In December I got an email from a teacher who said that the concept of teaching textual evidence and having it stick was overwhelming and too much for her weaker readers. We emailed back and forth and I sent her some resources. To introduce her students to textual evidence, I told her to remove the text and just focus on the skill of supporting inferences with evidence with picture books. For one week she spent 15 minutes each day discussing what it means to make an inference and support it. Then, she modeled it with a picture book.
Today I got an email where she introduced a challenging text to her third graders and they were able to dive right in and back up claims with textual evidence. The lesson? Don’t ‘hide’ skills in the text. Model it and explain it as a skill and then teach students to apply it to text. This changes the accessibility and lets all students have access to the skill set regardless of their reading capabilities. Scaffold in the text and gradually increase the complexity then.
These are the step by step instructions I gave her as she introduced it to her class from a picture book a day for a week and built from there.
- “Now let me show you how you will do this when you read informational text.” Select a short text excerpt (from the suggested list or your own collection).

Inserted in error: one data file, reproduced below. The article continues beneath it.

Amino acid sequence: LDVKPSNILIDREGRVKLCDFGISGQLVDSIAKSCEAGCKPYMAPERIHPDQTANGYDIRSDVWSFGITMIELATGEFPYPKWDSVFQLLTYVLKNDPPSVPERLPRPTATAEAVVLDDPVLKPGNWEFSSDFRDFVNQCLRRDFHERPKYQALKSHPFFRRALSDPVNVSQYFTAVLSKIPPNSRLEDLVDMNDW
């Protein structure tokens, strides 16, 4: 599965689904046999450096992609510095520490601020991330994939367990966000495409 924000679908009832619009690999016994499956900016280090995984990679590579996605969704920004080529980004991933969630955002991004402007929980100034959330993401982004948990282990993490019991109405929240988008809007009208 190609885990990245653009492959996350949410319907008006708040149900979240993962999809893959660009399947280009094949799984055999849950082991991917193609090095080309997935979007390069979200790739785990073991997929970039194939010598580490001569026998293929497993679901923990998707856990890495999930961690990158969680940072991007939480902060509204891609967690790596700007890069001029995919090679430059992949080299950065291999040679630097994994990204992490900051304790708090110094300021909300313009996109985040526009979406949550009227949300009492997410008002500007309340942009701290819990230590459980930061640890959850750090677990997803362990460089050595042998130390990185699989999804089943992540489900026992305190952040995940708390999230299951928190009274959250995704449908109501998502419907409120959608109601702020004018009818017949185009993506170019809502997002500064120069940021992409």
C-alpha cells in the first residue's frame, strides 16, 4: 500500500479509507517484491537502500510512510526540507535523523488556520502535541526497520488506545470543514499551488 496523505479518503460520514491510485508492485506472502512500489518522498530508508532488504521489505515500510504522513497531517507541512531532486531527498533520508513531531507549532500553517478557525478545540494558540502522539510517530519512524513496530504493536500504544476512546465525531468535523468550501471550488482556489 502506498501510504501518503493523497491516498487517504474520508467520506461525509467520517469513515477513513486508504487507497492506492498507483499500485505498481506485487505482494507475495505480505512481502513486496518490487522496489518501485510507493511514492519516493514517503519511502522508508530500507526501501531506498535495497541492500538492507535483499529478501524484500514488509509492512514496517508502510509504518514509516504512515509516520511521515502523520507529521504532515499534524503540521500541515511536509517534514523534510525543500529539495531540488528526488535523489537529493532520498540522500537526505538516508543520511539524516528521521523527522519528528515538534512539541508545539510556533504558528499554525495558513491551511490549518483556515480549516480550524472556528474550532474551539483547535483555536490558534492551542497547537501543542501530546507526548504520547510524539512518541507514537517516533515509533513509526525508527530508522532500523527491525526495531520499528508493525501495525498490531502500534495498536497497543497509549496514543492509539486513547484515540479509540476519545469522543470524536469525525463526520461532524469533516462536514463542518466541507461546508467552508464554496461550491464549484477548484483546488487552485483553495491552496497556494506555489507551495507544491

- “I am going to show you very clearly how I make inferences and back them up with evidence.” Project the text is possible.
- Read the text aloud with students. This is also a dual opportunity to think out loud and annotate to demonstrate how you actually read a text closely. I know it sounds silly to think out loud, but do it! I even suggest using a “cold” text so that students get your natural thought process and see what a reader really should do.
- After reading the text, think a loud and actually say, “So what can I say about this text? What inference can I make? Is there anything I think this author is trying to make me think? What is it? What does this author believe?” Answer these questions out loud or jot them in the margin, reminding students to quietly watch you only.
- Make a few different claims and narrow it down to one. “I got it!” write INFERENCE: followed by your assertion. Now that I have my inference, how can I prove that I am right? What evidence is in the text? What is my textual evidence?
- Underline, highlight, circle, copy sentences, there is no magic bullet. Just isolate all of the parts that support your inference. As you do this, remember to think out loud. Deliberately go to some parts that are NOT textual evidence and let students her your conversation with the text as you choose not to select that as evidence.
- Take all of your information and record it on a large anchor T-chart that can be displayed in the room for later reference. Later, refer to that anchor chart to make it into one paragraph with your inference and multiple pieces of textual evidence.
What are your thoughts about this approach?